Drug: Prazosin medication

Form: Prazosin will be taken orally, in the form of pills.

Dosing: 9 AM, 3 PM, 9 PM

Days 1-2: 0 mg, 0 mg, 1 mg

Days 3-4: 1 mg, 1 mg, 1 mg

Days 5-7: 2 mg, 2 mg, 2 mg

Day 8-10: 2 mg, 2 mg, 6 mg

Day 11-14: 4 mg, 4 mg, 6 mg

Day 15-84: 4 mg, 4 mg, 8 mg

Other Name: Minipress

Placebo Comparator: 2 - Placebo Medication
Following randomization, participants in this arm will receive a 2-week titration of placebo followed by 10 weeks of stable dosing of placebo. They will also attend study visits at least weekly for 12 weeks and will complete a final follow-up one month after discontinuation of the medication phase of the study at 16 weeks post-randomization.
Drug: Placebo medication

Form: Placebo will be taken orally, in the form of pills.

Dosing: 9 AM, 3 PM, 9 PM

Days 1-2: 0 mg, 0 mg, 1 mg

Days 3-4: 1 mg, 1 mg, 1 mg

Days 5-7: 2 mg, 2 mg, 2 mg

Day 8-10: 2 mg, 2 mg, 6 mg

Day 11-14: 4 mg, 4 mg, 6 mg

Day 15-84: 4 mg, 4 mg, 8 mg

Other Name: No other intervention names




Primary Outcome Measures :
  1. Alcohol Consumption [ Time Frame: 12 weeks ]
    At the baseline and final medication visits, the Form 90 (19) was used to assess alcohol and drug use for the preceding 90-day period



Information from the National Library of Medicine

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Ages Eligible for Study:   18 Years and older   (Adult, Older Adult)
Sexes Eligible for Study:   All
Accepts Healthy Volunteers:   No
Criteria

Inclusion Criteria:

  • Current primary DSM-IV diagnosis of alcohol dependence(AD)
  • Heavy drinking in the last 30 days
  • At least 18 years of age
  • Good general medical health (see Exclusion Criteria below)
  • Capacity to provide informed consent
  • English fluency and literacy

Exclusion Criteria:

  • Psychiatric/behavioral: current post-traumatic stress disorder(PTSD); psychiatric disorder requiring any medication other than anti-depressants; currently taking disulfiram, acamprosate, or naltrexone or planning to take any of these medications during the 12-week medication phase of the study; current dependence on any other psychoactive substance other than nicotine or cannabis; a current diagnosis of opioid abuse, use of any opioid- containing medications or benzodiazepines during the previous month, or UDA positive for opioids, benzodiazepines, or sedative hypnotics.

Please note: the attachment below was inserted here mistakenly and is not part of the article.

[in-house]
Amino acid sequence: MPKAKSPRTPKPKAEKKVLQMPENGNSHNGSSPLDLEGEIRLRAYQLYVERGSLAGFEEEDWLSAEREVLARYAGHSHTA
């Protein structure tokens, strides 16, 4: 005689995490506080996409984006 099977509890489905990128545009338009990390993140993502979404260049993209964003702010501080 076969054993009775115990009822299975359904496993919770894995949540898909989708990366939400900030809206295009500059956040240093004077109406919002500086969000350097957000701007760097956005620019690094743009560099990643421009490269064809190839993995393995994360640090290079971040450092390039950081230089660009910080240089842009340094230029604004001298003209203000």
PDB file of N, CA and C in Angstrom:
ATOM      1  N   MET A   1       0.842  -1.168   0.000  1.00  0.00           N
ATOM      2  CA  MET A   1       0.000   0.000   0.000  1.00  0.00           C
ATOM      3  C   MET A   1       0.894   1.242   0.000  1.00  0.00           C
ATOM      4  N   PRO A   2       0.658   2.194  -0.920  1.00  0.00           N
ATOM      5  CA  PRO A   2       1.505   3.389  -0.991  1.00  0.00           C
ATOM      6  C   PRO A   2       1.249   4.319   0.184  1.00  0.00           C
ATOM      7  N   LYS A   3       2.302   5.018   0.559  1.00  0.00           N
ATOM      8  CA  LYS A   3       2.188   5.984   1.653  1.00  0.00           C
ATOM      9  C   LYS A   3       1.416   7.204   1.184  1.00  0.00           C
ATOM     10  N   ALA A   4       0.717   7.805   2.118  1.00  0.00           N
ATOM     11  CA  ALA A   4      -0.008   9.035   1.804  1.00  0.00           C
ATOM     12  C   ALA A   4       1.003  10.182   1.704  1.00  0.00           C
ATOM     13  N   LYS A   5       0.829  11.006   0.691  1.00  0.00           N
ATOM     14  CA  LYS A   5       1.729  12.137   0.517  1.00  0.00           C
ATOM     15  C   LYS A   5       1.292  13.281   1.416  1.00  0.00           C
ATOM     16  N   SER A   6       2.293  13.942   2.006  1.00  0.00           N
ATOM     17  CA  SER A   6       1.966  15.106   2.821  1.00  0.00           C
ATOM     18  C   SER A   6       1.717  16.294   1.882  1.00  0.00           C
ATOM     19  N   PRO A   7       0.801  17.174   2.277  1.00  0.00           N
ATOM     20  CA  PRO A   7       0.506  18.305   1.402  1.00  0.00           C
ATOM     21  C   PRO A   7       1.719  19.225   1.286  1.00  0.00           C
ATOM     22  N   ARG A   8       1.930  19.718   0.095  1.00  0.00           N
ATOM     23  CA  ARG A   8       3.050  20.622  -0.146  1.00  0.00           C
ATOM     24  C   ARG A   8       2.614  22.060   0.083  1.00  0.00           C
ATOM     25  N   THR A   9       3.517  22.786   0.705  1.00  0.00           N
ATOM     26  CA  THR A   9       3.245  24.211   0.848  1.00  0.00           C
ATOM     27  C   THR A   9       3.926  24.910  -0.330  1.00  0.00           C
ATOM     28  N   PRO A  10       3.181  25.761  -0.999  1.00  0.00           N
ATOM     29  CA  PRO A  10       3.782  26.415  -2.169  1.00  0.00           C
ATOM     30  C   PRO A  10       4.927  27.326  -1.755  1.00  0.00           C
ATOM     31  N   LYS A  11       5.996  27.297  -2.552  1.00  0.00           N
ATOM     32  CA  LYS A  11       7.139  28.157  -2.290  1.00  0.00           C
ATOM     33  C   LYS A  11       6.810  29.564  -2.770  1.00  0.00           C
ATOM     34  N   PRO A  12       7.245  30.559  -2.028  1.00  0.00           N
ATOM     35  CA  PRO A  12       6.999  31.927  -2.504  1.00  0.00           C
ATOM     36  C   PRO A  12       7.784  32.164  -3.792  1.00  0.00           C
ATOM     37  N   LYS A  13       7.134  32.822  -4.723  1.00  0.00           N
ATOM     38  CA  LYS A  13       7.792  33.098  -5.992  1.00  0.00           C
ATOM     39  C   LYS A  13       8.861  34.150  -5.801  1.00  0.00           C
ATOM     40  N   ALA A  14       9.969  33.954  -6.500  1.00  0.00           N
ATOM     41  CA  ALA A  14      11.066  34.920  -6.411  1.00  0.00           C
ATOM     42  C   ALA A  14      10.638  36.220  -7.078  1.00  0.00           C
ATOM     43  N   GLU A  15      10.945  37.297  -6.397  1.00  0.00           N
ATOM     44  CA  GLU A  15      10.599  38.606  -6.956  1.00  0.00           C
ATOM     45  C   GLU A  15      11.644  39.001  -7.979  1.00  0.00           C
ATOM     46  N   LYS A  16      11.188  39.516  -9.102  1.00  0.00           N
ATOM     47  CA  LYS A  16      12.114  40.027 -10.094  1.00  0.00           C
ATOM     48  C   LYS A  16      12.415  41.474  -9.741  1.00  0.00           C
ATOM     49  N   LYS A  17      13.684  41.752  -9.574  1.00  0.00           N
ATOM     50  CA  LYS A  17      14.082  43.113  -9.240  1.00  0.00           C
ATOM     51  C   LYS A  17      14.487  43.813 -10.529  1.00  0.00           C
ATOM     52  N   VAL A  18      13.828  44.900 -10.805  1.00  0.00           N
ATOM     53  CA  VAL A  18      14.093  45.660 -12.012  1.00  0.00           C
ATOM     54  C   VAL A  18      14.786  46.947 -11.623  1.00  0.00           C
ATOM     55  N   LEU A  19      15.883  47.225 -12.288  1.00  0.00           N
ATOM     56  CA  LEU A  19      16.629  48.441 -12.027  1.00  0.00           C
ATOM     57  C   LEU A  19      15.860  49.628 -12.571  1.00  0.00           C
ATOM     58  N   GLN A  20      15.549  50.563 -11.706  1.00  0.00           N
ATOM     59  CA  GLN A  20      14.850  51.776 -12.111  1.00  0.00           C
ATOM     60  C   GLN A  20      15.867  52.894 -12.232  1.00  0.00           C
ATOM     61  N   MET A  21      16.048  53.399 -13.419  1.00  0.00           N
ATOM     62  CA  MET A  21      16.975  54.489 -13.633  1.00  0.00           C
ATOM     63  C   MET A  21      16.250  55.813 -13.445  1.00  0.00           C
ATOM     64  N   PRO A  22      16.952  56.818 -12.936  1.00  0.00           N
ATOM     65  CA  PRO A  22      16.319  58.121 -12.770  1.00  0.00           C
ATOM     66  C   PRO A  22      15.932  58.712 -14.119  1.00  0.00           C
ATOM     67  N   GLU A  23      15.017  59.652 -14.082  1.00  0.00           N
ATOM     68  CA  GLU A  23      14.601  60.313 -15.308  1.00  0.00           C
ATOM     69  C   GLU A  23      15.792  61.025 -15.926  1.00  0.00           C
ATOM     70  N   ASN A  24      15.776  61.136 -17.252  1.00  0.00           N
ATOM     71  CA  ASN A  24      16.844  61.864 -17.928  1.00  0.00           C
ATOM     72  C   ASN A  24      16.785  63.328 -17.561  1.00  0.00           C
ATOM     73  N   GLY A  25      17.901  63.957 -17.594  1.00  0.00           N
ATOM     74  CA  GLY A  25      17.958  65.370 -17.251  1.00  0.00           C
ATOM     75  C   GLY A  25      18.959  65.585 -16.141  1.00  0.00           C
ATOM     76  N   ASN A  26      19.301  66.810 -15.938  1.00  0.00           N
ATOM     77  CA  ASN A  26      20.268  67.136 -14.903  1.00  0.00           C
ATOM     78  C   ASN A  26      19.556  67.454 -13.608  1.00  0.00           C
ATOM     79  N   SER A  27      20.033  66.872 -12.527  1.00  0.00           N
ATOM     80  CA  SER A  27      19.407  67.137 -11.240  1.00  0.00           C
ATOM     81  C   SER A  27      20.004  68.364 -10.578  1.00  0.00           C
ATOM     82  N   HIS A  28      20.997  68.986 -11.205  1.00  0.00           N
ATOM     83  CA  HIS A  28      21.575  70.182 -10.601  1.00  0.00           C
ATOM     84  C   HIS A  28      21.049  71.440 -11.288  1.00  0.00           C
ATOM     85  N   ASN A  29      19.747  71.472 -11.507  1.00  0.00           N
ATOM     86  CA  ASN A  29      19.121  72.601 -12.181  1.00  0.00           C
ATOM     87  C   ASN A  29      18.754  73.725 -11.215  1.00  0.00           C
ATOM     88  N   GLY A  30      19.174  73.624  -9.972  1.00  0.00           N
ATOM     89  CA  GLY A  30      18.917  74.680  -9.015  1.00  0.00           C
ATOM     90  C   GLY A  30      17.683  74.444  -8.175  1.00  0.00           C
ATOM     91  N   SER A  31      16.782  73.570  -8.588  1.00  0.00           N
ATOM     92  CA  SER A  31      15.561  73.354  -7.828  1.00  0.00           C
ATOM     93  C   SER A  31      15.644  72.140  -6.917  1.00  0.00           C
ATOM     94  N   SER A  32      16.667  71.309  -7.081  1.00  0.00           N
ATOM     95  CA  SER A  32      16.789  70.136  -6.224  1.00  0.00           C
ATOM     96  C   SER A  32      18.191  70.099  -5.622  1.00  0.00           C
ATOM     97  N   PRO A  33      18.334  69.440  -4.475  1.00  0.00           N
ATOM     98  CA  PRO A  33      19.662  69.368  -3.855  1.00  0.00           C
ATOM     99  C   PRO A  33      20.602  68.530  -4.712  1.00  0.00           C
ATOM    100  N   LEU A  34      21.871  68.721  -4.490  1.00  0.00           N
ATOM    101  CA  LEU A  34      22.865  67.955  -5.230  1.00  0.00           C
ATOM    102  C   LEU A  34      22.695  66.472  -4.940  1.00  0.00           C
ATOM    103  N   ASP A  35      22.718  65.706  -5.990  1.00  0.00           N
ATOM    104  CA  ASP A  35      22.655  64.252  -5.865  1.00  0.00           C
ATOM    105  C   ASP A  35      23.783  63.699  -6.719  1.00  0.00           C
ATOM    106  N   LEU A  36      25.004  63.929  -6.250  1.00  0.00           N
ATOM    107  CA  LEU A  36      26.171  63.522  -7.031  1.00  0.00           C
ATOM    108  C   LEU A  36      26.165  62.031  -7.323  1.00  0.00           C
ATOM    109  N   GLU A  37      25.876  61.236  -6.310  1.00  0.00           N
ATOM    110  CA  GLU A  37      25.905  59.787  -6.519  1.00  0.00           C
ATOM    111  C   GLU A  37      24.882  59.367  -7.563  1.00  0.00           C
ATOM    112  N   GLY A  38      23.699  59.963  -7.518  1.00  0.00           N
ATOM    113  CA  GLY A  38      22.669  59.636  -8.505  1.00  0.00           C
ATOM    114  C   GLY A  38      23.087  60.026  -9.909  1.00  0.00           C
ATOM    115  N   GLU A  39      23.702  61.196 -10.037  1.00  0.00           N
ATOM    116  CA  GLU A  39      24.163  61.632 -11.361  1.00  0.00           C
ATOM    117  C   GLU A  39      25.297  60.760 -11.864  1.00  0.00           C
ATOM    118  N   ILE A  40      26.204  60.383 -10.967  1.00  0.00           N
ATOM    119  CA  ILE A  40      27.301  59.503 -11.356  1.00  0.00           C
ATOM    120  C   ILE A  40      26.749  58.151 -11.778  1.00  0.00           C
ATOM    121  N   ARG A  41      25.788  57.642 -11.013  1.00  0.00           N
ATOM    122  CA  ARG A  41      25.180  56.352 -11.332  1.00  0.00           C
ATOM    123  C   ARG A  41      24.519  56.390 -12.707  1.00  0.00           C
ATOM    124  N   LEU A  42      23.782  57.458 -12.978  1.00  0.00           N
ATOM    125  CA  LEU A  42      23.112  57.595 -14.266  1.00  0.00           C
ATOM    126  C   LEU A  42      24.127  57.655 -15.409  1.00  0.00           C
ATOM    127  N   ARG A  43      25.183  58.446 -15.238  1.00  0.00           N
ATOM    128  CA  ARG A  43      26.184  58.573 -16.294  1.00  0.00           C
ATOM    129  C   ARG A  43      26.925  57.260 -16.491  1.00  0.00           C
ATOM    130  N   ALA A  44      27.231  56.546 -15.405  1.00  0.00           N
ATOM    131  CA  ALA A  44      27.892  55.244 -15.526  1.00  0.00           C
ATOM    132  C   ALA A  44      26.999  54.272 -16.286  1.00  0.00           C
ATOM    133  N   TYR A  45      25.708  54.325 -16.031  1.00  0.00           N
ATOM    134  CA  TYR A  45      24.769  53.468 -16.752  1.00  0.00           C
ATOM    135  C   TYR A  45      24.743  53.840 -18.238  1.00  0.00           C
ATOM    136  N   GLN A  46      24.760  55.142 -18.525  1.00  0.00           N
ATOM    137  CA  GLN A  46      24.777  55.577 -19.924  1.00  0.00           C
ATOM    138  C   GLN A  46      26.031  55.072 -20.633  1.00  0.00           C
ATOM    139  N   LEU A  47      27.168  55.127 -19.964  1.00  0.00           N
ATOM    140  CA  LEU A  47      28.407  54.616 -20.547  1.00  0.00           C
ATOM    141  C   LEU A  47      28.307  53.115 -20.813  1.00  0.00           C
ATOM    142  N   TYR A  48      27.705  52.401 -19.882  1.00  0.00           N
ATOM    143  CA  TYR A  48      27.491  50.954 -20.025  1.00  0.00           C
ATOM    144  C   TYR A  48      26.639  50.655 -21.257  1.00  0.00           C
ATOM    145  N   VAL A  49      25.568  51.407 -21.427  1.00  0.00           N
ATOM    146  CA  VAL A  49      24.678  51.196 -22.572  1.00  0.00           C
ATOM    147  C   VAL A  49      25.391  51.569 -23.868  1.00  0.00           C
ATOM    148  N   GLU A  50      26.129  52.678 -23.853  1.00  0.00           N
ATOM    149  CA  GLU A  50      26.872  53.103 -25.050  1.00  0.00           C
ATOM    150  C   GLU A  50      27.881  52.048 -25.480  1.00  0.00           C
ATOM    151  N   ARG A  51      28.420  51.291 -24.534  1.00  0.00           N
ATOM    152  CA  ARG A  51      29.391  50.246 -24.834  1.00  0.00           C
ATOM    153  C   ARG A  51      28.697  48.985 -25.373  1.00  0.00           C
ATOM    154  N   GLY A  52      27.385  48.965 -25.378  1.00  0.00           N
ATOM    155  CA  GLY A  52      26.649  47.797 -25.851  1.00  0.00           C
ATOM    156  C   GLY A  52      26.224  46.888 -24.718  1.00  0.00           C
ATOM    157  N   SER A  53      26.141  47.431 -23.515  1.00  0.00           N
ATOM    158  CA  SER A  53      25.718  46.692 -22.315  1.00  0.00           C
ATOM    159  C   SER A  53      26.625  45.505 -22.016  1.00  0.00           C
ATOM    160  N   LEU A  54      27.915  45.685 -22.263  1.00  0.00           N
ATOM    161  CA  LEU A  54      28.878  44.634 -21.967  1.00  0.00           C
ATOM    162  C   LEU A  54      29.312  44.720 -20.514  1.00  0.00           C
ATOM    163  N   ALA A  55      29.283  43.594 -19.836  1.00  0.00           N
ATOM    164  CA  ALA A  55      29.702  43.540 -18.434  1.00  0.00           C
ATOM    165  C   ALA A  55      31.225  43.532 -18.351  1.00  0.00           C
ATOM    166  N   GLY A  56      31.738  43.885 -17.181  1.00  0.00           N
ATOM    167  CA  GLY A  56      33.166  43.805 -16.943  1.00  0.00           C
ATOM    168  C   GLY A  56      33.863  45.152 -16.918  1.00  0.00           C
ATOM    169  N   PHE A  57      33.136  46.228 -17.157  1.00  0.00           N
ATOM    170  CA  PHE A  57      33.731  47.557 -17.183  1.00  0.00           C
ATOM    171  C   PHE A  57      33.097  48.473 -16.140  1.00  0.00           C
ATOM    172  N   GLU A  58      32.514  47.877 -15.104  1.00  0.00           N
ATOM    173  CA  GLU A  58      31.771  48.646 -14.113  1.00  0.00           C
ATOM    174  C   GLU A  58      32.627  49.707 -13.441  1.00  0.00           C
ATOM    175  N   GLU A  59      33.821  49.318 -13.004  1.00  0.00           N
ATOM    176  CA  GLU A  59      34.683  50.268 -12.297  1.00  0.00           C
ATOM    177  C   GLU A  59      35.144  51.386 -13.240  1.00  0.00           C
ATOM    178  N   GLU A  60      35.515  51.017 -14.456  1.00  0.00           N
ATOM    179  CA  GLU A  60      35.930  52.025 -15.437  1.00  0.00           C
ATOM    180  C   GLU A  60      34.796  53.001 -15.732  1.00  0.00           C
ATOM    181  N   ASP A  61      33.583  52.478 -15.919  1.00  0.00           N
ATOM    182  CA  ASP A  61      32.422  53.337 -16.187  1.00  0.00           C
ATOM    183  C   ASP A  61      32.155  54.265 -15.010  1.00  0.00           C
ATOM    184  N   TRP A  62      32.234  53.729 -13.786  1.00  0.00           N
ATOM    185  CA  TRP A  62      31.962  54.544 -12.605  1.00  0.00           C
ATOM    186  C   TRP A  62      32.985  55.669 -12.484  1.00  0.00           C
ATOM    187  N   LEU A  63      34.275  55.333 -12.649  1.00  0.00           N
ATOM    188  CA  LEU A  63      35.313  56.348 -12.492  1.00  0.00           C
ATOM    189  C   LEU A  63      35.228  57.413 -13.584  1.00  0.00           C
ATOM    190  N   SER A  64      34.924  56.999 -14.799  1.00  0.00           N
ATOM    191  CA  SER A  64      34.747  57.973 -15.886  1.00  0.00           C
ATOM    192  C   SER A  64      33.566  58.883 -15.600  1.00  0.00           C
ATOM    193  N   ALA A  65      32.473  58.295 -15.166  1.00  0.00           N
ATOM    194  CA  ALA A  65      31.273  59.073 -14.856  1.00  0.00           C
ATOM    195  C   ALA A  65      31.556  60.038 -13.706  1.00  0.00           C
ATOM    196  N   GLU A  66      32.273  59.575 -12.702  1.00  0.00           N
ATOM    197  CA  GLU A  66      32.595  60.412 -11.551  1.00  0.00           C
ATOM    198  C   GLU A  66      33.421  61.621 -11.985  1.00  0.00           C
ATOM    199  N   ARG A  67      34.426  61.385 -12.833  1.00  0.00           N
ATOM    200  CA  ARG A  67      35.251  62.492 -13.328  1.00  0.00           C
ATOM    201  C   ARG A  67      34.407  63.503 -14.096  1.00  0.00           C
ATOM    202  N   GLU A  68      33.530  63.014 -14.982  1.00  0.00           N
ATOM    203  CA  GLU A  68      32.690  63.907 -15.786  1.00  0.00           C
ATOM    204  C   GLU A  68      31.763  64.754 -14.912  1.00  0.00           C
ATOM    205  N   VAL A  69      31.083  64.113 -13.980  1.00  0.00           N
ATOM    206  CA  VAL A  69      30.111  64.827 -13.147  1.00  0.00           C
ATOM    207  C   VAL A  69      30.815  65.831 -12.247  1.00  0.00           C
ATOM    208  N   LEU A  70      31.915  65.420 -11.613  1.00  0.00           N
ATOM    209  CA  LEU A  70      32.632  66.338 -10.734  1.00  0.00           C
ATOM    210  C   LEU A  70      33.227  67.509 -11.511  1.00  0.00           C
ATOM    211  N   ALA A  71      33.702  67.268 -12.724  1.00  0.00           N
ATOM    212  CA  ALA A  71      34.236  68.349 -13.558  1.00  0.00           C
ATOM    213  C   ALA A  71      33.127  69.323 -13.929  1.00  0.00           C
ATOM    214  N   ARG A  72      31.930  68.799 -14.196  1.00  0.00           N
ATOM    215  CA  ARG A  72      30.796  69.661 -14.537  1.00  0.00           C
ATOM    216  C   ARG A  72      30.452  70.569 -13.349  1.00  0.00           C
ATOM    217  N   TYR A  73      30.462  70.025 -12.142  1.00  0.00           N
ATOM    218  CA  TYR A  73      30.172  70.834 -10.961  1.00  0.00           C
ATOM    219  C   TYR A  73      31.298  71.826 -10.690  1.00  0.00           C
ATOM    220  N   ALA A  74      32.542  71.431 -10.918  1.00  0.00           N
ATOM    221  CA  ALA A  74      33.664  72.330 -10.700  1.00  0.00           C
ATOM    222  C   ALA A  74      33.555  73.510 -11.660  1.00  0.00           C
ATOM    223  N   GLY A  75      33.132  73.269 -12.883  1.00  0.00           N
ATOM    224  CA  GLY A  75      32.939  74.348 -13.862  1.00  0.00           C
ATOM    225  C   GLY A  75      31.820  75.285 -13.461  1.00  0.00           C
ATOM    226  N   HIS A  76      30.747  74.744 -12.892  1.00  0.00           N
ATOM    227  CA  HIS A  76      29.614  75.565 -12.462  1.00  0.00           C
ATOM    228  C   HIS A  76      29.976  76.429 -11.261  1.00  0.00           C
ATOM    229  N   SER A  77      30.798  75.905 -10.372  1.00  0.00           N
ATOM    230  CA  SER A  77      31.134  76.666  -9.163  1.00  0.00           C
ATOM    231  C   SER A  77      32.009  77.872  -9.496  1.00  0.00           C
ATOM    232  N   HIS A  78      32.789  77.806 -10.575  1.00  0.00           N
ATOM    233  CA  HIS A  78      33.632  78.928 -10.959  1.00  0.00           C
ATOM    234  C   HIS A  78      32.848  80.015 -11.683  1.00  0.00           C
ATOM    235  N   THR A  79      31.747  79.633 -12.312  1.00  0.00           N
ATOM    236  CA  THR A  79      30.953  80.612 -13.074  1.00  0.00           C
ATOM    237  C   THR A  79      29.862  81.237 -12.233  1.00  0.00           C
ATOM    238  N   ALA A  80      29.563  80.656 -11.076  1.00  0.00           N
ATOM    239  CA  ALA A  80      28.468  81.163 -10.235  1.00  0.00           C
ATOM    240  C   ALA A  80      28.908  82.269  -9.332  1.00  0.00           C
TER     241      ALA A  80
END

• Medical: significant acute or chronic medical illness; women who are pregnant, nursing infant(s), or of childbearing potential and not using a contraceptive method judged by the study physician or PA to be effective; signs or symptoms of alcohol withdrawal at the time of initial consent
  • Legal involvement that could interfere with study treatment. Individuals court ordered for treatment will not be eligible to participate in this study.

Information from the National Library of Medicine

To learn more about this study, you or your doctor may contact the study research staff using the contact information provided by the sponsor.

Please refer to this study by its ClinicalTrials.gov identifier (NCT number): NCT00762710


Locations
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United States, Washington
VA Puget Sound Health Care System
Seattle, Washington, United States, 98108
Sponsors and Collaborators
Seattle Institute for Biomedical and Clinical Research
National Institute on Alcohol Abuse and Alcoholism (NIAAA)
VA Puget Sound Health Care System
University of Washington
Investigators
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Principal Investigator: Tracy L Simpson, Ph.D. VA Puget Sound Health Care System
  Study Documents (Full-Text)

Documents provided by Seattle Institute for Biomedical and Clinical Research:
Informed Consent Form  [PDF] September 9, 2013

Publications:
Publications automatically indexed to this study by ClinicalTrials.gov Identifier (NCT Number):
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Responsible Party: Seattle Institute for Biomedical and Clinical Research
ClinicalTrials.gov Identifier: NCT00762710    
Other Study ID Numbers: 1R01AA017184-01 ( U.S. NIH Grant/Contract )
5R01AA017184-05 ( U.S. NIH Grant/Contract )
First Posted: September 30, 2008    Key Record Dates
Results First Posted: June 4, 2020
Last Update Posted: June 4, 2020
Last Verified: June 2020
Keywords provided by Seattle Institute for Biomedical and Clinical Research:
Alcohol
Abuse
Use
Disorder
Dependence
Symptoms
Alcoholic
Alcoholism
Prazosin
Drug
Medicine
Medication
Treatment
Study
Placebo
Medical
Management
Craving
Consumption
Binge
Drinking
Drink
Heavy
Additional relevant MeSH terms:
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Alcoholism
Alcohol-Related Disorders
Substance-Related Disorders
Chemically-Induced Disorders
Mental Disorders
Prazosin
Antihypertensive Agents
Adrenergic alpha-1 Receptor Antagonists
Adrenergic alpha-Antagonists
Adrenergic Antagonists
Adrenergic Agents
Neurotransmitter Agents
Molecular Mechanisms of Pharmacological Action
Physiological Effects of Drugs